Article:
feature image

European Politics

Students in European Politics can study the European Union, comparative regional integration, Western and Eastern Europe, and more.

European Politics

Our faculty’s teaching and research interests in European Politics are broadly concerned with the extraordinary changes that the region has undergone in the last two decades.   Some faculty members specialize in domestic and international politics as they affect Russia, Ukraine, and Eastern Europe (now part of a fascinating “New” Europe).

Others focus on national politics and public administration in Scandinavia, the relationship between national administrations and the European Union, Italian politics, and comparative regional integration, just to name a few!

European Politics: the Undergraduate Level

Undergraduate course offerings are broad and students can learn a great deal about Russia and Europe, both east and west. Many majors pursue a Certificate in Russian and East European Studies, West European Studies, or European Union Studies. Students also often have the opportunity to participate in Model European Union (EU) and Model North Atlantic Treaty Organization (NATO) simulations, present research papers at the annual Undergraduate Research Symposium, and accompany faculty on research trips to Europe.

European Politics: the Graduate Level

The University of Pittsburgh’s offerings in European politics are distinctive in that they provide historical depth.  Our department focuses particularly in the area of nationalism – how international organizations such as the EU and NATO are shaping contemporary politics and policy in East and West Europe, how Russian politics is evolving, and how policy and administrative structures are changing as governments examine how they can best control public finances, deliver services, and intervene in the economy.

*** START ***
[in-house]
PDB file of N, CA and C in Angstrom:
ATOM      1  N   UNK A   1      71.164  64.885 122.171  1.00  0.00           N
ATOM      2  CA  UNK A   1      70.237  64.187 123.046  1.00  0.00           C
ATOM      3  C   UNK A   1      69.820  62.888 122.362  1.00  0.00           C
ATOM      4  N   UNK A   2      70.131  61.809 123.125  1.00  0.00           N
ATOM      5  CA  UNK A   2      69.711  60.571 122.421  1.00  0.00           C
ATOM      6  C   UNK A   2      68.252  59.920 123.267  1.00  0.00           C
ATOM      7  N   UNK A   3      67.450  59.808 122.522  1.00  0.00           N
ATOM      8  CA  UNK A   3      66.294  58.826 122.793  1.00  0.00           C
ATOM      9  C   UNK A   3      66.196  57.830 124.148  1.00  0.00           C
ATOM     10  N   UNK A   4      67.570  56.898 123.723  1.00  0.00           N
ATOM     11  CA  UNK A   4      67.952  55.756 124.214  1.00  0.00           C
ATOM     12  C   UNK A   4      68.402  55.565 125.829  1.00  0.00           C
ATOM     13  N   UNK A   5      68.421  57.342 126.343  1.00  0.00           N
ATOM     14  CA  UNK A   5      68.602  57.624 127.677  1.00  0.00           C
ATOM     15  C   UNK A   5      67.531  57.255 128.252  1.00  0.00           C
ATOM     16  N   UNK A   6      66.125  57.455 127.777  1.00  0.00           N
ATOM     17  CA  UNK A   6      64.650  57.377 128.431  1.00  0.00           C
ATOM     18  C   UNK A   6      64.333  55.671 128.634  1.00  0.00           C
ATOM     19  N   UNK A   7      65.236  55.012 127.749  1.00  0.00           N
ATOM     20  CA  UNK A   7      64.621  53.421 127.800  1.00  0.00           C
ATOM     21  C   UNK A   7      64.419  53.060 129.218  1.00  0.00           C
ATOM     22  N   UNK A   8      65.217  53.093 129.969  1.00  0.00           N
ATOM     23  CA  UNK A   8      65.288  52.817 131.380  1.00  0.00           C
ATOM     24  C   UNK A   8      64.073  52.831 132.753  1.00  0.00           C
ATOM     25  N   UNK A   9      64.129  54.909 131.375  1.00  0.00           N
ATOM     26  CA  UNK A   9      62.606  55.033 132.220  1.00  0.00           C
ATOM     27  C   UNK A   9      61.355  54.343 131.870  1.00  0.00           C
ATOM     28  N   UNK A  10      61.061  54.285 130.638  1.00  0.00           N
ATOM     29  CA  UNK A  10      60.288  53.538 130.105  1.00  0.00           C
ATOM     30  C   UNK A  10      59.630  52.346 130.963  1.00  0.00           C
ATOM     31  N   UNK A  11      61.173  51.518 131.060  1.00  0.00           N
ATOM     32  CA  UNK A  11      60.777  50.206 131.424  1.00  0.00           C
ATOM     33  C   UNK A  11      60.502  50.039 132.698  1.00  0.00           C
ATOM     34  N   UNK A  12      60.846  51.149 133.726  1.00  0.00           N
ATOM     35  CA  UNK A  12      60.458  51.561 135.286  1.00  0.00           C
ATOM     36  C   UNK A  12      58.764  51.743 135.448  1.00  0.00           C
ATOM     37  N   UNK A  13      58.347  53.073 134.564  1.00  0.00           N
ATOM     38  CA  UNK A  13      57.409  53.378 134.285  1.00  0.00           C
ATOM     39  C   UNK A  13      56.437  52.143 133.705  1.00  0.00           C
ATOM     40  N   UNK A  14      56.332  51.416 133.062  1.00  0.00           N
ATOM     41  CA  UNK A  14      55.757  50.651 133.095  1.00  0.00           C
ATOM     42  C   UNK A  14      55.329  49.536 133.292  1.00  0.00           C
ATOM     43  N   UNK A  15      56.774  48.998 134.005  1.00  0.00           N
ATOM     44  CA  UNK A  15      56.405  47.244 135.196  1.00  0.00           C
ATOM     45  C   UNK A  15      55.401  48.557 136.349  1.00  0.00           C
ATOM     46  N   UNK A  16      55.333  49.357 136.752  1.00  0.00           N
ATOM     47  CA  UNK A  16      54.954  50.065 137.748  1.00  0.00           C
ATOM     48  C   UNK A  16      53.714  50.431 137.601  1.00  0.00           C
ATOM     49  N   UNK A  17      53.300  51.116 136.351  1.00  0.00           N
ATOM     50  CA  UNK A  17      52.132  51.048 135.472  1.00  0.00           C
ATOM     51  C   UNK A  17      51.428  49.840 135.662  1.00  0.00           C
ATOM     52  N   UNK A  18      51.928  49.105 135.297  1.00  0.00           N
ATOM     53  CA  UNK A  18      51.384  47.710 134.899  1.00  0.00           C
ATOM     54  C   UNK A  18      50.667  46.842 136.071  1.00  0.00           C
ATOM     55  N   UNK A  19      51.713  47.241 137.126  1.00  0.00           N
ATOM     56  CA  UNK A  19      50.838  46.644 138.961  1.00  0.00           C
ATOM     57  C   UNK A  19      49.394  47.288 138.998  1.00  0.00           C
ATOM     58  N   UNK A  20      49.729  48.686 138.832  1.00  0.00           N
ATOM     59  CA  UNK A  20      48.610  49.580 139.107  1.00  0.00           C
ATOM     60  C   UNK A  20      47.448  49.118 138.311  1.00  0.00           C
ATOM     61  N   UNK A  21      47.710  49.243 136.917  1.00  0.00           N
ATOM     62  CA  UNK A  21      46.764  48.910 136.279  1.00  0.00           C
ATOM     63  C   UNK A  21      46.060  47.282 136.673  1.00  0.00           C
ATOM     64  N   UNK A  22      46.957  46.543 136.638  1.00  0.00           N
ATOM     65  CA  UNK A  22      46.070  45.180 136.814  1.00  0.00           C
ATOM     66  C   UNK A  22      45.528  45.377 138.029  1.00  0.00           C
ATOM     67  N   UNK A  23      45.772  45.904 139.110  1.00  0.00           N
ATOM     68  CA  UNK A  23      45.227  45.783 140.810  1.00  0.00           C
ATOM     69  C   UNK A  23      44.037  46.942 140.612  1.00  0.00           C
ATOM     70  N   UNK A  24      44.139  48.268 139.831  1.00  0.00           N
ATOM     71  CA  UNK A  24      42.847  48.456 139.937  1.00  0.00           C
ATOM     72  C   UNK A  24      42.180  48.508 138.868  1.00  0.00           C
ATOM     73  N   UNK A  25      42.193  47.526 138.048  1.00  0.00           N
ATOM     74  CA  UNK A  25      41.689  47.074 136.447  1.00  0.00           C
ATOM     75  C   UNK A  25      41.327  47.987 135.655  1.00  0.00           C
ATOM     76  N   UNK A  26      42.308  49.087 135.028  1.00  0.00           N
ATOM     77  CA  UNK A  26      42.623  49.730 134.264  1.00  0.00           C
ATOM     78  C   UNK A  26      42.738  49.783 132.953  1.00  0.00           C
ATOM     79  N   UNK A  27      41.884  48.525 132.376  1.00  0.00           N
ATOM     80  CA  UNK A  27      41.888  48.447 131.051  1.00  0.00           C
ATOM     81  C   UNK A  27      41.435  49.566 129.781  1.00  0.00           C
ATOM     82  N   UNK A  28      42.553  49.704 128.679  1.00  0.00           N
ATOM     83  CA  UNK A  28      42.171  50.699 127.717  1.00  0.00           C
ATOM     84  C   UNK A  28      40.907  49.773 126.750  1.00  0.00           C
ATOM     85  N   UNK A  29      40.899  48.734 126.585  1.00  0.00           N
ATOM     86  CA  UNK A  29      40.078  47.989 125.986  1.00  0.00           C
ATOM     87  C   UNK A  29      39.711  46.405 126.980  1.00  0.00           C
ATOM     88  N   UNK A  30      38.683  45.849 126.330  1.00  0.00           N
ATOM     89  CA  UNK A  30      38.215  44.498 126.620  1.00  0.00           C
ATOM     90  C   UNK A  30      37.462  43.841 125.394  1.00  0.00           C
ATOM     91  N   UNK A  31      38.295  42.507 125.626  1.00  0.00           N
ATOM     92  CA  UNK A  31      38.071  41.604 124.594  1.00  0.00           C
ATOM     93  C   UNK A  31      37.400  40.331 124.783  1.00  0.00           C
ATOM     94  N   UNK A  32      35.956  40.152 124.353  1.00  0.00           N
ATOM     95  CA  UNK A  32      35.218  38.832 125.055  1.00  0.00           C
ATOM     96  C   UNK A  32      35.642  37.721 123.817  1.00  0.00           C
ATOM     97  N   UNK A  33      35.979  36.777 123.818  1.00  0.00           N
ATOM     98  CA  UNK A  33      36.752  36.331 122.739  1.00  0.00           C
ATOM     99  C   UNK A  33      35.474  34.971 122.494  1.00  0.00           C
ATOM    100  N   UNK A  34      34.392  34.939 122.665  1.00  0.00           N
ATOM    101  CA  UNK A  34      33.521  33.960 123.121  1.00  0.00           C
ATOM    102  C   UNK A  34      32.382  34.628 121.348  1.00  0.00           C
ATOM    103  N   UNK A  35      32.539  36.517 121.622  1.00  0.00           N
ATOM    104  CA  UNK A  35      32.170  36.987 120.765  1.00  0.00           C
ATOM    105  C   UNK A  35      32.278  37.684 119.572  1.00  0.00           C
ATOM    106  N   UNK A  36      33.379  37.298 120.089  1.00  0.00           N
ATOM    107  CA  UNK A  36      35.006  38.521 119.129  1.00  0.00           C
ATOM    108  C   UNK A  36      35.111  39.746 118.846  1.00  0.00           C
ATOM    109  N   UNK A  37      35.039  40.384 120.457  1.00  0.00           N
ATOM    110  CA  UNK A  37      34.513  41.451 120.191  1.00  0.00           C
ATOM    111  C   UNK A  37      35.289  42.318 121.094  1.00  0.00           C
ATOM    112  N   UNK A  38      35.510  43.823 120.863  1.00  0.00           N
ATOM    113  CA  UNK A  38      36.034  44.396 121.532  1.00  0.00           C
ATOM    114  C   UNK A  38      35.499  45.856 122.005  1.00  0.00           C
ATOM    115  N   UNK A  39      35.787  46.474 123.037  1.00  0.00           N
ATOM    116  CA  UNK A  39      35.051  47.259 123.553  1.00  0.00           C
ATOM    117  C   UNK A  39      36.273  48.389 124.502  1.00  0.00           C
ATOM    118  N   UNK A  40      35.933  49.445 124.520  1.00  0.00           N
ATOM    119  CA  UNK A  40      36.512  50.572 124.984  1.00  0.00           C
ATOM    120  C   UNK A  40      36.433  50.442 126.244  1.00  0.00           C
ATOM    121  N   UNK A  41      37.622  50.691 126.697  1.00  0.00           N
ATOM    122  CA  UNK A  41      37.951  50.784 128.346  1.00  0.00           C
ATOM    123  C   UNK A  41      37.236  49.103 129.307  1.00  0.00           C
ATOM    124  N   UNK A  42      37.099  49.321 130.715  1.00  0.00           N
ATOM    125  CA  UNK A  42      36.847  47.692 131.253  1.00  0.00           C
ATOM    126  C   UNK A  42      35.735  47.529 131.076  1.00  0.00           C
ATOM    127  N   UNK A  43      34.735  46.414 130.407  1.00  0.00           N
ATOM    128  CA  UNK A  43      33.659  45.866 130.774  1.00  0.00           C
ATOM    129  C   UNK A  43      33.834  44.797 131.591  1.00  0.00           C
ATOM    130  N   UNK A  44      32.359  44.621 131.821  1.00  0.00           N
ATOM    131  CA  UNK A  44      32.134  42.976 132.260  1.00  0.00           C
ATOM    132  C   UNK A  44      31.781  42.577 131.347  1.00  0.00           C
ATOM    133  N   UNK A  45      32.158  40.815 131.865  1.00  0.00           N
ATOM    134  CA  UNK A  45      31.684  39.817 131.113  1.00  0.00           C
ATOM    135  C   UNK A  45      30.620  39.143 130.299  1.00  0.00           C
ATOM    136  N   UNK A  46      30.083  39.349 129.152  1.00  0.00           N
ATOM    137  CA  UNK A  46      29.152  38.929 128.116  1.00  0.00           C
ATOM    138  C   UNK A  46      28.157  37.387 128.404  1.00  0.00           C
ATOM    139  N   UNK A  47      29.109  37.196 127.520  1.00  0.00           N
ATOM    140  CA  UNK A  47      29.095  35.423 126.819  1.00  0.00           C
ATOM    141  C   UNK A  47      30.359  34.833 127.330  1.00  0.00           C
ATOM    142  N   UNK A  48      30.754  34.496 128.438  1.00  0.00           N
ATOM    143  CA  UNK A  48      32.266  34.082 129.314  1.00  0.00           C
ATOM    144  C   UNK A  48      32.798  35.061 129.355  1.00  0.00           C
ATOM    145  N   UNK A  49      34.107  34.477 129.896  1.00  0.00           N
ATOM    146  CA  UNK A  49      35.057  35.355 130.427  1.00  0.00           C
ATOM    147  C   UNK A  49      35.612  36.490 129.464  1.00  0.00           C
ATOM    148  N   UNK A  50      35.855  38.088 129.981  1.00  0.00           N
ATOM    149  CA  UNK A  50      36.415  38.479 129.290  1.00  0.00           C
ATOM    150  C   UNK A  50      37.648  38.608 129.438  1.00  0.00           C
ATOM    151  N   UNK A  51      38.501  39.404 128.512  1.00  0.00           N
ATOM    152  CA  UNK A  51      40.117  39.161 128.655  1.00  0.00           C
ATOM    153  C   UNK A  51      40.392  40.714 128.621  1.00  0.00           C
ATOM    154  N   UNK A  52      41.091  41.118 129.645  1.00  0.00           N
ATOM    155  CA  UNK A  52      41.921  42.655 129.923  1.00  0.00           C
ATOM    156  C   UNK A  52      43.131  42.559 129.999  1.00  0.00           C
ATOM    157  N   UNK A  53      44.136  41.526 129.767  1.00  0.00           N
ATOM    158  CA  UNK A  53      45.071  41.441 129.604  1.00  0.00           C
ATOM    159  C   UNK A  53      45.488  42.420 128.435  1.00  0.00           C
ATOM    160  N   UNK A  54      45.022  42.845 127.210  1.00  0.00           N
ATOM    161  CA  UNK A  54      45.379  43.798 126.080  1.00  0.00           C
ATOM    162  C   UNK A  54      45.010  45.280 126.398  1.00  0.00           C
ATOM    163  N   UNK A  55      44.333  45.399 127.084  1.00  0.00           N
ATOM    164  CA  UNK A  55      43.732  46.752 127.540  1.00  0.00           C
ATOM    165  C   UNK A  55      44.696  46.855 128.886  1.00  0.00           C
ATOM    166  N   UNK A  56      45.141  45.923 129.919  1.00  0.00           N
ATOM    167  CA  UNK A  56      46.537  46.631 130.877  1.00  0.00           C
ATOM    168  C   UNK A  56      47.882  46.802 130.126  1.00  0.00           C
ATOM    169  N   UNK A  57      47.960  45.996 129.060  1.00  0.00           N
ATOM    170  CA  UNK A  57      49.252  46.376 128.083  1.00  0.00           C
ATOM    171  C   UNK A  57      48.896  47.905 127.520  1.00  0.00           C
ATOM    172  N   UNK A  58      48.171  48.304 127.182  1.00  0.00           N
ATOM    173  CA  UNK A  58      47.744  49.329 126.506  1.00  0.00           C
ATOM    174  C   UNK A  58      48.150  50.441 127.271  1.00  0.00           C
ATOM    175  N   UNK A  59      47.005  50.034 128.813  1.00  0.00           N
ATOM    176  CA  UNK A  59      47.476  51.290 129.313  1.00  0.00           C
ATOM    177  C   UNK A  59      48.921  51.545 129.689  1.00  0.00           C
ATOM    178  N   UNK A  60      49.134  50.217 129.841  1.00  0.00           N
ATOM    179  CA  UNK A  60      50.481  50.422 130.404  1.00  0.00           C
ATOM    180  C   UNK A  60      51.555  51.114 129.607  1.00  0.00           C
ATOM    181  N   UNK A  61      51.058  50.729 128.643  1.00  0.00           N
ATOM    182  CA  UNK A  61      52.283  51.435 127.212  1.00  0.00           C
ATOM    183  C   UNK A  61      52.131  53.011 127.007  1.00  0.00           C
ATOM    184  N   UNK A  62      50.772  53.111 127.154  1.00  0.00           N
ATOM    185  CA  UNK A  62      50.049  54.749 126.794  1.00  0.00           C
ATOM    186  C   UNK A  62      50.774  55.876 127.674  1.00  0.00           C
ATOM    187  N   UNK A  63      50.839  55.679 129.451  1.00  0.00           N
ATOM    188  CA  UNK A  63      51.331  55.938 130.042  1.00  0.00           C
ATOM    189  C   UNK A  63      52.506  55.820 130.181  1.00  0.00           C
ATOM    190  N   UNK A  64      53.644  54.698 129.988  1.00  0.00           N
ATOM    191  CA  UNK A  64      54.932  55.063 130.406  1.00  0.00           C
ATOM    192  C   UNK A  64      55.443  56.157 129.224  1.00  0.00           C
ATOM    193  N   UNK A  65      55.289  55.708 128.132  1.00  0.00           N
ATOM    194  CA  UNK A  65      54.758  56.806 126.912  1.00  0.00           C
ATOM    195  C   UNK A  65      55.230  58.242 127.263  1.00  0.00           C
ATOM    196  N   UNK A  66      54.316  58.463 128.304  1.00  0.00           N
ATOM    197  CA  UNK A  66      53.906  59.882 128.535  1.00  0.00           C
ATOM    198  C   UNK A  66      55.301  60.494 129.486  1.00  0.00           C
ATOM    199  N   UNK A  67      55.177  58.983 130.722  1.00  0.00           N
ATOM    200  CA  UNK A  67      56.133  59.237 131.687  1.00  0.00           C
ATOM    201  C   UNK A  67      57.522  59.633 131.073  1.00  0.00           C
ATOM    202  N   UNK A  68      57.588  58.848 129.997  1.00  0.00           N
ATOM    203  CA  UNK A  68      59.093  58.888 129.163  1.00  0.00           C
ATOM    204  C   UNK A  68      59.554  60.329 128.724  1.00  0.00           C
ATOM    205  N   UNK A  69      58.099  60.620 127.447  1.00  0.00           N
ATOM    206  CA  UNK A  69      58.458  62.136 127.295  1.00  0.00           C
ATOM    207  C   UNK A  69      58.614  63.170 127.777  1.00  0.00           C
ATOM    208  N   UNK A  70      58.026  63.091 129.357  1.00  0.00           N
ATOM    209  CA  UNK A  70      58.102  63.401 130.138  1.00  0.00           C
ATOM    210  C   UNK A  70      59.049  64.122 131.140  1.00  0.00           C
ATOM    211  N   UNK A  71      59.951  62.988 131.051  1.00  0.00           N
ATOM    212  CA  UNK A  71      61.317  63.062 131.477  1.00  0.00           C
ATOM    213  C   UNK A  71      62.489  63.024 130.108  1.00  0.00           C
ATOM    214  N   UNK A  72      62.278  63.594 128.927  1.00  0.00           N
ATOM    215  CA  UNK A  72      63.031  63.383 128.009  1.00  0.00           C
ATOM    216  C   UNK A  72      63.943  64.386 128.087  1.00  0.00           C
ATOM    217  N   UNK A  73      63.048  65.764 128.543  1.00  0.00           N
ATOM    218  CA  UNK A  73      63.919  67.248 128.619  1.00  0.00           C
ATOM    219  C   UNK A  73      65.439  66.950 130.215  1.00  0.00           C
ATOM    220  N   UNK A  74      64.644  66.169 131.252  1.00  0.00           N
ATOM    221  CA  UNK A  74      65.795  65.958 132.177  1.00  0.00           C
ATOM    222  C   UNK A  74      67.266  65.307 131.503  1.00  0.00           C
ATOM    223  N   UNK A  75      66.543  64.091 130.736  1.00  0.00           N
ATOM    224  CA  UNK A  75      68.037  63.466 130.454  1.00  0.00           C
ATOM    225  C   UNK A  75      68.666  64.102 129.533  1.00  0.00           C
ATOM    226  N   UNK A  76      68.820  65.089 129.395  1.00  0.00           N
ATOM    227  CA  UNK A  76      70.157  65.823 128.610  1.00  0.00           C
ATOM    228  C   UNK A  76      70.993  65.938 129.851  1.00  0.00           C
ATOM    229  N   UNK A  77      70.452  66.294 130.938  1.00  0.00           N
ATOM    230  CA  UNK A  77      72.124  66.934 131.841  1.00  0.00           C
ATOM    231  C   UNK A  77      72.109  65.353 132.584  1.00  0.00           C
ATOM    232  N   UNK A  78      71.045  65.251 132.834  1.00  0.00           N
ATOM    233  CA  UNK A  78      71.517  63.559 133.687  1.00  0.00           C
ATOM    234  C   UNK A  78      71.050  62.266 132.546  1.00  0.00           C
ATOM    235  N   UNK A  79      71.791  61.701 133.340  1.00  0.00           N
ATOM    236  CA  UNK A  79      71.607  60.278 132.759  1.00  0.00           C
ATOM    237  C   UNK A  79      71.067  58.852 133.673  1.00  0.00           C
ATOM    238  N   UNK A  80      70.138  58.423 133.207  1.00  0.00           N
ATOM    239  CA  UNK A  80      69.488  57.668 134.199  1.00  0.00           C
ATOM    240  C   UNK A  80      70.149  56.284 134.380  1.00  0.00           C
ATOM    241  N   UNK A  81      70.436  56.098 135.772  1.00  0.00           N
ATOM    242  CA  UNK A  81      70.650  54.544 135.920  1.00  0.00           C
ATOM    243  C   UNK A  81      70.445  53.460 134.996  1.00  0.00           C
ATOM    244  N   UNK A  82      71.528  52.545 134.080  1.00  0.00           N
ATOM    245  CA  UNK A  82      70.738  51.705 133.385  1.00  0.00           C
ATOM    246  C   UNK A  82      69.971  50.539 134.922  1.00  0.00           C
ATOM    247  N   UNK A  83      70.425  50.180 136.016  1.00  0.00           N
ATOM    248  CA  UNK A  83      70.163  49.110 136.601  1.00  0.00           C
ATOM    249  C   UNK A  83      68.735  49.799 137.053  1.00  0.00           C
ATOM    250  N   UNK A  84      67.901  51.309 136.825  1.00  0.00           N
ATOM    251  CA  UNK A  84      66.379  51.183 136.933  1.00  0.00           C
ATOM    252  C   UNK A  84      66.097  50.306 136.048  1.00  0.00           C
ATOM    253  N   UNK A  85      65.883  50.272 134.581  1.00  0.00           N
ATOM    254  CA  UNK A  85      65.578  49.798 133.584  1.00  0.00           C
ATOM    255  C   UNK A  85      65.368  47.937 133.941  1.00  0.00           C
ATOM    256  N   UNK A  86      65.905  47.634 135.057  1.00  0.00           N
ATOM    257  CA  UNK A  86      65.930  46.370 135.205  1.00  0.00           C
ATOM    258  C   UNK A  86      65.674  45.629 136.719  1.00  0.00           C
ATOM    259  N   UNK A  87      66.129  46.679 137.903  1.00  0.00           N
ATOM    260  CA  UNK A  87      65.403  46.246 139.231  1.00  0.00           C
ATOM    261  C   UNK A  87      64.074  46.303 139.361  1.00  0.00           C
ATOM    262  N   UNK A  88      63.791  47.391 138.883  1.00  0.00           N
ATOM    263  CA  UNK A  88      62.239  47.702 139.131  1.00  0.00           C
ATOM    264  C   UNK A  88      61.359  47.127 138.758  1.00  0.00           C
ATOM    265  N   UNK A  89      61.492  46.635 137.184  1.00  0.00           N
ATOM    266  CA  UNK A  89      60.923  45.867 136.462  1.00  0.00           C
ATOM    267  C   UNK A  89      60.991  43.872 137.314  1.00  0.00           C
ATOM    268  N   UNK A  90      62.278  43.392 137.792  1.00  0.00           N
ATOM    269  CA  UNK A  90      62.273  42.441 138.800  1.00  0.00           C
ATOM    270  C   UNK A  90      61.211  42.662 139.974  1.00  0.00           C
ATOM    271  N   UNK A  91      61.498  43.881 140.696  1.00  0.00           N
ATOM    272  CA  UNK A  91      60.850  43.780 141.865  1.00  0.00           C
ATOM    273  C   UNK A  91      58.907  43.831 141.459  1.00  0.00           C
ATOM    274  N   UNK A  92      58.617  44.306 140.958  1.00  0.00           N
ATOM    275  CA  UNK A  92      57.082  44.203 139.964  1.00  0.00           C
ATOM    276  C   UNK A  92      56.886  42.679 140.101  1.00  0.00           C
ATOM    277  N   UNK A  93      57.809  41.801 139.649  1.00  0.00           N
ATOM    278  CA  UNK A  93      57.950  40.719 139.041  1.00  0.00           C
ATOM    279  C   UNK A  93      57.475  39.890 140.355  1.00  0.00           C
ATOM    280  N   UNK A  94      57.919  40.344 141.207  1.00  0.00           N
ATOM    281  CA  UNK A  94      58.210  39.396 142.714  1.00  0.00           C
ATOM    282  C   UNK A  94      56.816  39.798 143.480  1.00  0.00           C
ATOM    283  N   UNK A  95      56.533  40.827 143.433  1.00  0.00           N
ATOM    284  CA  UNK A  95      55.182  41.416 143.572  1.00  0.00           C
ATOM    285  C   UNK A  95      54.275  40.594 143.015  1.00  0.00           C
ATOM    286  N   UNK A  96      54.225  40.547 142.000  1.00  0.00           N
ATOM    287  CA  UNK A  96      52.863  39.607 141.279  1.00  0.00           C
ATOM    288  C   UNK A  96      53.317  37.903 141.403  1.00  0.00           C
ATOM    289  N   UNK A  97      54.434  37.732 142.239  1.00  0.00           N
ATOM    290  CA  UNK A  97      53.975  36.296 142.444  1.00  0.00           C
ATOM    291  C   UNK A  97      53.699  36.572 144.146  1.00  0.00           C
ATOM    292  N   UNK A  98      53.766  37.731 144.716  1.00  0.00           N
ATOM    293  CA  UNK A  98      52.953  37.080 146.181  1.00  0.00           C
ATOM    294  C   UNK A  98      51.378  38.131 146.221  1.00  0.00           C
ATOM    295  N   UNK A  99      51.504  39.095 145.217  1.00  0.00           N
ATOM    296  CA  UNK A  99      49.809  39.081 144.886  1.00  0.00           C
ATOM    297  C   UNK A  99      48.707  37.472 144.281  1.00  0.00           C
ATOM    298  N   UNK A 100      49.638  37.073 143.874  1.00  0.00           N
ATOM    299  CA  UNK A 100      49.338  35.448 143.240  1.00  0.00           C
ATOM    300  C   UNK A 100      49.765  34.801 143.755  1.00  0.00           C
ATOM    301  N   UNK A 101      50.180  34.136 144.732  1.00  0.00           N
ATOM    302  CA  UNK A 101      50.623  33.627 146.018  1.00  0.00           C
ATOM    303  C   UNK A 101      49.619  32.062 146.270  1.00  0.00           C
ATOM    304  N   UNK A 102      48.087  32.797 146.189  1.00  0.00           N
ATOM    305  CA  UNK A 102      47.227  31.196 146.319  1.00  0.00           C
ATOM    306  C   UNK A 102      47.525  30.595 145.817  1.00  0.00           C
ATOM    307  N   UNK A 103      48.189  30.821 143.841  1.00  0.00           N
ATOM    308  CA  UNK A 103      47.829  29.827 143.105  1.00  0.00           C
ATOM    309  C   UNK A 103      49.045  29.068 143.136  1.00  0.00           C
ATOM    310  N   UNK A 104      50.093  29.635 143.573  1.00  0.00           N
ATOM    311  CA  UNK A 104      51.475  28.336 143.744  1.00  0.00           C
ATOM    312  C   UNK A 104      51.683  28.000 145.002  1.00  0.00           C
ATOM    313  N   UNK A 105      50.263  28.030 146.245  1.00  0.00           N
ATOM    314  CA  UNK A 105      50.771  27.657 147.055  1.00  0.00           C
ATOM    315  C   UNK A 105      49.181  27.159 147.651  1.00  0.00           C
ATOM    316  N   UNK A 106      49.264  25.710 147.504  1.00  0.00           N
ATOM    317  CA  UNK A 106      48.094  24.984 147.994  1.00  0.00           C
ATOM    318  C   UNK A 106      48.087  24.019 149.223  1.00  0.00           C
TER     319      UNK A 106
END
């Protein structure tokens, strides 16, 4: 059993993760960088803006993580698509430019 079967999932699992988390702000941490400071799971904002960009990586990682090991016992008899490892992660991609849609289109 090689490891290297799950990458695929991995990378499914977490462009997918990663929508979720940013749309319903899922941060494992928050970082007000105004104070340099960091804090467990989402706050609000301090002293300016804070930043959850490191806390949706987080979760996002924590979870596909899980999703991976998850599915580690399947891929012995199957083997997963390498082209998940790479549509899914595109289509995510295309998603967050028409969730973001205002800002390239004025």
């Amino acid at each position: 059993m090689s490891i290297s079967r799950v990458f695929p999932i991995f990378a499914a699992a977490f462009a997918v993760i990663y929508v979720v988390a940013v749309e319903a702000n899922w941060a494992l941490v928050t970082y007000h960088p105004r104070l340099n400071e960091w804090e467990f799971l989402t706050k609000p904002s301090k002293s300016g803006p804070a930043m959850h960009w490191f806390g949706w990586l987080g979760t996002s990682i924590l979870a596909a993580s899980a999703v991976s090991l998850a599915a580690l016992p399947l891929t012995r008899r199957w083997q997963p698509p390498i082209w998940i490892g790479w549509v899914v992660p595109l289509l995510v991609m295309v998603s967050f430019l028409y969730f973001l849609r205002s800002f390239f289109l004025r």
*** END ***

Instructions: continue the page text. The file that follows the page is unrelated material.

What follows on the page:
Although students will specialize in what excites them most, it is expected that they will become familiar with the politics of Europe broadly defined. Departmental resources are significantly augmented by the existence of the Center for Russian and East European Studies within the University Center for International Studies, the European Studies Center, and the European Union Center of Excellence. Additionally, The European Union Studies Association (EUSA) is headquartered at Pitt.

The collections in Hillman Library benefit from two bibliographers – one specializing in European Union Studies and another in Russian and East European Studies. They serve as the depository library for both the EU and the United Nations. The Virtual Library Web sites for both West Europe and Russia and East Europe are also at Pitt, as is the Archive of European Integration. These resources attract students from both West and East Europe to study European politics within the department. Such students in turn create a diverse and challenging intellectual environment in which excellent graduate research flourishes.

The faculty’s research draws on both qualitative and quantitative methodologies and is particularly sensitive to the relationship between international influences (such as the European Union) and national politics and policy. Students are encouraged to pursue their own interests, draw on the expertise of faculty in other areas of the department, and to pursue certificates in Russian and East European Studies, West European or European Union Studies. Students are able to draw on research funds for the study of European integration as well as compete for fellowships that allow them to improve their language skills. Finally, they are supported in going to conferences to deliver papers.

Our program is relatively small, allowing faculty and students to work together closely. Our faculty co-author with graduate students and mentor them in a way that encourages professional development.

Students interested in studying European politics in a challenging but warm intellectual environment will find our program to be a good match. The small size of the program, the unusual accessibility of distinguished senior faculty, the resources of three internationally recognized centers, a library distinguished by both its quality and its user-friendliness, and the attractions of Pittsburgh as a city all help students carry out excellent research in the field of European politics.